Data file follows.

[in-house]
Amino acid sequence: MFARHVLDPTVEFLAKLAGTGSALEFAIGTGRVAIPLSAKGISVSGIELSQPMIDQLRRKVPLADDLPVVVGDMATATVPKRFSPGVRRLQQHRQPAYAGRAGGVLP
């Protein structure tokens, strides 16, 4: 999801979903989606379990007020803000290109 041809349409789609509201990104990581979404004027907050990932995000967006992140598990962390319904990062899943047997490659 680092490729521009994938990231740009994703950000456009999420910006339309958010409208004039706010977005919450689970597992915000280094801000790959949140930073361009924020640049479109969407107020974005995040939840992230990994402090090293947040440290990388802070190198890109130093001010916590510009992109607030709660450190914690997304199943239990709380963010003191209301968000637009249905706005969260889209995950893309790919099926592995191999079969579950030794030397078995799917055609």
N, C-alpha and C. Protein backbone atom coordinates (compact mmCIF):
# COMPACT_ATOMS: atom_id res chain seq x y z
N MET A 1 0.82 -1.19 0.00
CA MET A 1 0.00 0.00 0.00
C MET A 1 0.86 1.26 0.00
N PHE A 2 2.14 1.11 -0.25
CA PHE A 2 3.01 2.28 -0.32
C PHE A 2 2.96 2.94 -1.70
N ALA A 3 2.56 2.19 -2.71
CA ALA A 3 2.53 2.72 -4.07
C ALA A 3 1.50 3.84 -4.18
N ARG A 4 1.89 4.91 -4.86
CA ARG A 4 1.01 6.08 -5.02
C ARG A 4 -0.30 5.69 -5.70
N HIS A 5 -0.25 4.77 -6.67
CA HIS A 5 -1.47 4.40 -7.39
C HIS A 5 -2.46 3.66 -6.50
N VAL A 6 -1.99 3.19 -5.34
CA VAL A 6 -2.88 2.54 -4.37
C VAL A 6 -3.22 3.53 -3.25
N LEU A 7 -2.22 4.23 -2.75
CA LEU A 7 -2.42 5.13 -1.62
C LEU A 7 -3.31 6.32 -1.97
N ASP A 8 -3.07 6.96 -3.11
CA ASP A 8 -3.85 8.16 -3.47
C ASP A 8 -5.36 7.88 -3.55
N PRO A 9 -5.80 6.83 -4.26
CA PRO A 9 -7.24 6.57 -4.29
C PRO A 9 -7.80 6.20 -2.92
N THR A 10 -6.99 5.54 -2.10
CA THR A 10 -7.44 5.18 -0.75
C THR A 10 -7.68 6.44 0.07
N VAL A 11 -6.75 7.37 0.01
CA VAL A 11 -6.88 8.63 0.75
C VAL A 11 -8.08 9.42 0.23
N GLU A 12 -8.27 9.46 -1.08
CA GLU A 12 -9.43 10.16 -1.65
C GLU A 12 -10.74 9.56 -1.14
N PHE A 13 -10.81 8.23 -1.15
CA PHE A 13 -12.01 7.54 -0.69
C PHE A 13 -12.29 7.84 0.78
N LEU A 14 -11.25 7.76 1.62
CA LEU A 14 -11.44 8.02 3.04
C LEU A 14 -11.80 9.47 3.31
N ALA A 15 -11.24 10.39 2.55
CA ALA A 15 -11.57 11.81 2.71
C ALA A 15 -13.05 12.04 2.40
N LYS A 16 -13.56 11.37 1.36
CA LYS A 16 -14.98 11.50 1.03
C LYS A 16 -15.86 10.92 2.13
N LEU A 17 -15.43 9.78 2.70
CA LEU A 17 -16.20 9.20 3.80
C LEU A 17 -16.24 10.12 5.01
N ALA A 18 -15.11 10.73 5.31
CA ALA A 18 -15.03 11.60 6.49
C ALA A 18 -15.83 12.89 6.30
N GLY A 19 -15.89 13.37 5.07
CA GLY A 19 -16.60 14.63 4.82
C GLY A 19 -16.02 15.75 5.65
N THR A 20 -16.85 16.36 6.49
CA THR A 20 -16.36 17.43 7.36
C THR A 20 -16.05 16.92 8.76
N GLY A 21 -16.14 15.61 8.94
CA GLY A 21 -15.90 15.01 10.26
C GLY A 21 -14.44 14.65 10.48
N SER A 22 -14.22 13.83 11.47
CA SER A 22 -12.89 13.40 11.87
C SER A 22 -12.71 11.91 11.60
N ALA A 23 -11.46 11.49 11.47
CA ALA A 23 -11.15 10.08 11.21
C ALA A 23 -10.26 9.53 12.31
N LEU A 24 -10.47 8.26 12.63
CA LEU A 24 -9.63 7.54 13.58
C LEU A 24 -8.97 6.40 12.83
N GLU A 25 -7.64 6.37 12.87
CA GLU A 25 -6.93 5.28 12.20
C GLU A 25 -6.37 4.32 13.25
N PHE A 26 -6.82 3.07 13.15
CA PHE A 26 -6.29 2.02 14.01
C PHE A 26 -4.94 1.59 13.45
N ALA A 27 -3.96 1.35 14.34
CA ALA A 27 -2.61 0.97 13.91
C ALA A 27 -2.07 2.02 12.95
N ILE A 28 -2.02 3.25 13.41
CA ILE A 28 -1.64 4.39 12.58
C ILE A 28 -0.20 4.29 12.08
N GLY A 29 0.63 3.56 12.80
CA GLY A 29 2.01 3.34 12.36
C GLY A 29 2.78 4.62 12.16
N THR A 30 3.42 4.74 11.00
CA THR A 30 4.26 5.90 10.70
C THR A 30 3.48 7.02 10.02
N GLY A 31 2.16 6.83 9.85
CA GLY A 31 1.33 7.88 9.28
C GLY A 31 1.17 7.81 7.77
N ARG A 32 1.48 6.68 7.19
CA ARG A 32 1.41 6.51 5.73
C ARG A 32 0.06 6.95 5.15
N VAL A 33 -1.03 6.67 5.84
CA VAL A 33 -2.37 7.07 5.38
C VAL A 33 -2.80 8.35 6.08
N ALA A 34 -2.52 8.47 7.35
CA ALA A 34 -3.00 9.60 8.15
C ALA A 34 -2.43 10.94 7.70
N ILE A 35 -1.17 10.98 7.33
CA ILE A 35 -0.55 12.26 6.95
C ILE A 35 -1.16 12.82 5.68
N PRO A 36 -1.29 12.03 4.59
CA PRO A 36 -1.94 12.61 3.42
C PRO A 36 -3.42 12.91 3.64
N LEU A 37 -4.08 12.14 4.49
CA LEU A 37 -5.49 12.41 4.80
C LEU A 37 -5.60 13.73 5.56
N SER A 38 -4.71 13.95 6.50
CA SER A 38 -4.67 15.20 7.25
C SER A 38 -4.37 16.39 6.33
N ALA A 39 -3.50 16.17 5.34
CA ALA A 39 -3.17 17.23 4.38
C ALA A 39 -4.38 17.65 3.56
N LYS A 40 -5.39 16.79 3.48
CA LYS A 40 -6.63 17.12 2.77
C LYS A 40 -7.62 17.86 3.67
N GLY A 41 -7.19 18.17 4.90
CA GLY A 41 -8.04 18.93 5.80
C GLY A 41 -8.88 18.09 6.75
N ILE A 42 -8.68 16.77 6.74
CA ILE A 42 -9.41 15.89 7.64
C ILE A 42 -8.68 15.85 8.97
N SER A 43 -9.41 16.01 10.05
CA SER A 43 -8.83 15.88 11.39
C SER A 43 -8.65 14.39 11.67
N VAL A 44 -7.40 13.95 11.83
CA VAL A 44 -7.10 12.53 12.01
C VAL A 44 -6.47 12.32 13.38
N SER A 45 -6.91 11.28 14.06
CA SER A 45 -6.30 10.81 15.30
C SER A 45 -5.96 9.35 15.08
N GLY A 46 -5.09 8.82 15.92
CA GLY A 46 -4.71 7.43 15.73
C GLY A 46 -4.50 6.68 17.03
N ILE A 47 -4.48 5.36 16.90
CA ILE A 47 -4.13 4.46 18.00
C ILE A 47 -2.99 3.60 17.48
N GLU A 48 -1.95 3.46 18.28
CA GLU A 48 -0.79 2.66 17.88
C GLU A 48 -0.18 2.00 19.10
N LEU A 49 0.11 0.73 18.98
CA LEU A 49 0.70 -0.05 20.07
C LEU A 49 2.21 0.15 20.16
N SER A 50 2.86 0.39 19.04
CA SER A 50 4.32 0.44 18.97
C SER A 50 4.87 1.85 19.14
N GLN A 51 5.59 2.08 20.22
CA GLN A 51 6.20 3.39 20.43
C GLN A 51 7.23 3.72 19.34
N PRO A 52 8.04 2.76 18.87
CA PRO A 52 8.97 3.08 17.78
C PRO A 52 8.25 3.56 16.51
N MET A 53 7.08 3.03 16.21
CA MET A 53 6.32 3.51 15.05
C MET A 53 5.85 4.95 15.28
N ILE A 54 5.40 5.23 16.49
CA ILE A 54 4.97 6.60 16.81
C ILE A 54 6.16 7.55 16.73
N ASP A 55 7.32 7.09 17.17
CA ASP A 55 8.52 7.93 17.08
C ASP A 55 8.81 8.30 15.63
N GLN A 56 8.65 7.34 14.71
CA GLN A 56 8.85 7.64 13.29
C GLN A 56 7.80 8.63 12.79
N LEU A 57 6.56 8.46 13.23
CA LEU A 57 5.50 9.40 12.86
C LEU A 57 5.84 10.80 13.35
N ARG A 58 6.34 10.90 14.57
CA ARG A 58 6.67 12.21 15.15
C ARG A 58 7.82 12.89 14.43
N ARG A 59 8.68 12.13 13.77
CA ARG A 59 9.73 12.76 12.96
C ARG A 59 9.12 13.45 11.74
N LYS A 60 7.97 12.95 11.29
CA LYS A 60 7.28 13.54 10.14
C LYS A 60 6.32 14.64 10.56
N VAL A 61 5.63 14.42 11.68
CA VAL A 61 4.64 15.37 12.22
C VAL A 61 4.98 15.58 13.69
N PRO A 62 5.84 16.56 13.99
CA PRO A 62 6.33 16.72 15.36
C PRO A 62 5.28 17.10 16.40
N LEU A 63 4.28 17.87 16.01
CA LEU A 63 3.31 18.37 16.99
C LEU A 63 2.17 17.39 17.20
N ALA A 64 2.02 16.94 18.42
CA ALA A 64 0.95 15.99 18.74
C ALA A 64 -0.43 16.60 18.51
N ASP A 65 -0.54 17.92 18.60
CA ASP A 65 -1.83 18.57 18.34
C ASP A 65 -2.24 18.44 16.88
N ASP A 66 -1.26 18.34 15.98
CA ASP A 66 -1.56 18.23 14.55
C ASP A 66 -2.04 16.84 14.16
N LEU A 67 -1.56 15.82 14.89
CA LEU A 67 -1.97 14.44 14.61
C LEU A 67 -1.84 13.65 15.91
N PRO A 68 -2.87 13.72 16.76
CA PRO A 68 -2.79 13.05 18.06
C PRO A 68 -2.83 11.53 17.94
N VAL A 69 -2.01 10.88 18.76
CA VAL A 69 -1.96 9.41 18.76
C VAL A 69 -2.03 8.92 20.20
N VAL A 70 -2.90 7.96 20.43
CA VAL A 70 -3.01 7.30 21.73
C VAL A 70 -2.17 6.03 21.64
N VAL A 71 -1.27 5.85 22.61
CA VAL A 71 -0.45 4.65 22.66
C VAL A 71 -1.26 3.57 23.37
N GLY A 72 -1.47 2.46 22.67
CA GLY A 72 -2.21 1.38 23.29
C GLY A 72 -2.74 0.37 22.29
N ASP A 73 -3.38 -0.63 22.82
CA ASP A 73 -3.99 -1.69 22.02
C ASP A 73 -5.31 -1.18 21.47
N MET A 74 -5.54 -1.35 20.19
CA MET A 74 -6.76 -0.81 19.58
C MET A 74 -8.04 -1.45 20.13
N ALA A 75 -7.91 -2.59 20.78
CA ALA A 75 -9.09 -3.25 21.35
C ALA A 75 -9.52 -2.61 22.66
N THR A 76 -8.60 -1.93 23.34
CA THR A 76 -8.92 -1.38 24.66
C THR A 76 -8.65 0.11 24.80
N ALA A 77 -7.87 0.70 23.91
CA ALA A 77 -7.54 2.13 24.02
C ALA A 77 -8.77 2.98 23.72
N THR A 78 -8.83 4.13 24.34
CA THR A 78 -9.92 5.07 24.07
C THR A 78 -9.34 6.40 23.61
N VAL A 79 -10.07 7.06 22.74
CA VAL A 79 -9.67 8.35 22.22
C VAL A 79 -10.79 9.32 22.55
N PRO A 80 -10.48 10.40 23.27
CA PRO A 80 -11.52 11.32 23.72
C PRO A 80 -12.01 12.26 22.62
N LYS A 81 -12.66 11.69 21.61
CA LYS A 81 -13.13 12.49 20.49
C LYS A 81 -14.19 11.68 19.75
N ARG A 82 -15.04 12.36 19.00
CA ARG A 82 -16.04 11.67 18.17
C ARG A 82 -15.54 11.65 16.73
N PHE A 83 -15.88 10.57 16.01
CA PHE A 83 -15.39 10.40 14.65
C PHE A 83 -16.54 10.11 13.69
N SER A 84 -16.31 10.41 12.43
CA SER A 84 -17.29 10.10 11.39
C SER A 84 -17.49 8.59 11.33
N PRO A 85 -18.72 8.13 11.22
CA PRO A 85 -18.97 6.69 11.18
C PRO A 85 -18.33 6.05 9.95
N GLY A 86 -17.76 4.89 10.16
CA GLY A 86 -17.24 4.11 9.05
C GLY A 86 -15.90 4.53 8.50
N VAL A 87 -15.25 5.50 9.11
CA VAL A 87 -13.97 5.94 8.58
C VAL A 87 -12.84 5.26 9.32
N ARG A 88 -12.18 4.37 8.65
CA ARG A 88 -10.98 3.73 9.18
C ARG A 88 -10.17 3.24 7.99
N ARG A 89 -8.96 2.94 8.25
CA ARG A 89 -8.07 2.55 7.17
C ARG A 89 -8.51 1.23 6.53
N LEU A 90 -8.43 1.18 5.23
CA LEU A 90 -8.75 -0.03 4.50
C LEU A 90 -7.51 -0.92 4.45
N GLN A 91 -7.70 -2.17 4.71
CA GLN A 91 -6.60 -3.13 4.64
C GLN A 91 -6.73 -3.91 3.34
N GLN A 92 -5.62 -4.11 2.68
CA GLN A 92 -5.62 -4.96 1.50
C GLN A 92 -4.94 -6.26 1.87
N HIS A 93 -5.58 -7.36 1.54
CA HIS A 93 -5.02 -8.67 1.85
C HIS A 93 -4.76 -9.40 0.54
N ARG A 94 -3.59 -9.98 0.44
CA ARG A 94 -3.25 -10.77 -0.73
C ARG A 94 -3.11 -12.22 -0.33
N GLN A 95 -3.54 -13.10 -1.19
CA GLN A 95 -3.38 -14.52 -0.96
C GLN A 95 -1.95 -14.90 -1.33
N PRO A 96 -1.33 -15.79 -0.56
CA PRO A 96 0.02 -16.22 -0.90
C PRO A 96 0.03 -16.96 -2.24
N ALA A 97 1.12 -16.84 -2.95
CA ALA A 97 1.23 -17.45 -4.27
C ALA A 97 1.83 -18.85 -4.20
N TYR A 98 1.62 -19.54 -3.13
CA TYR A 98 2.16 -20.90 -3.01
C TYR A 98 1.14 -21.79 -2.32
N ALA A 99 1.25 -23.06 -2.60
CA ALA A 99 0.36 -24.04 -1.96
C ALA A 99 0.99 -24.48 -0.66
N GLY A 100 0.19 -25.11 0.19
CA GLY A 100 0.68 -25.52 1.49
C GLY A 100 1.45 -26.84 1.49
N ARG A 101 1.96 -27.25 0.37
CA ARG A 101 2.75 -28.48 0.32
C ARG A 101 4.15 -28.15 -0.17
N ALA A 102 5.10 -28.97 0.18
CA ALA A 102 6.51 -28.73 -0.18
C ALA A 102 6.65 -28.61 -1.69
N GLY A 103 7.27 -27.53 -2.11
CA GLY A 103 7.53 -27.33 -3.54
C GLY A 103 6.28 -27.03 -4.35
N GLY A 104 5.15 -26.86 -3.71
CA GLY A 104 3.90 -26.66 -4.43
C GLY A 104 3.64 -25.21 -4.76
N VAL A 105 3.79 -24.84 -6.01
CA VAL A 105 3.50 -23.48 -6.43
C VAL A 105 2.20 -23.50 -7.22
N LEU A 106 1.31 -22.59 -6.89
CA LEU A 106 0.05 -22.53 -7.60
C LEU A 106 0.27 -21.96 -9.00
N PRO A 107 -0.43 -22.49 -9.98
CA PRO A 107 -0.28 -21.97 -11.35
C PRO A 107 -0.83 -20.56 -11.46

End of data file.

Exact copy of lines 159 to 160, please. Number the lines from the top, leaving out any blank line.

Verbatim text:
N PRO A 52 8.04 2.76 18.87
CA PRO A 52 8.97 3.08 17.78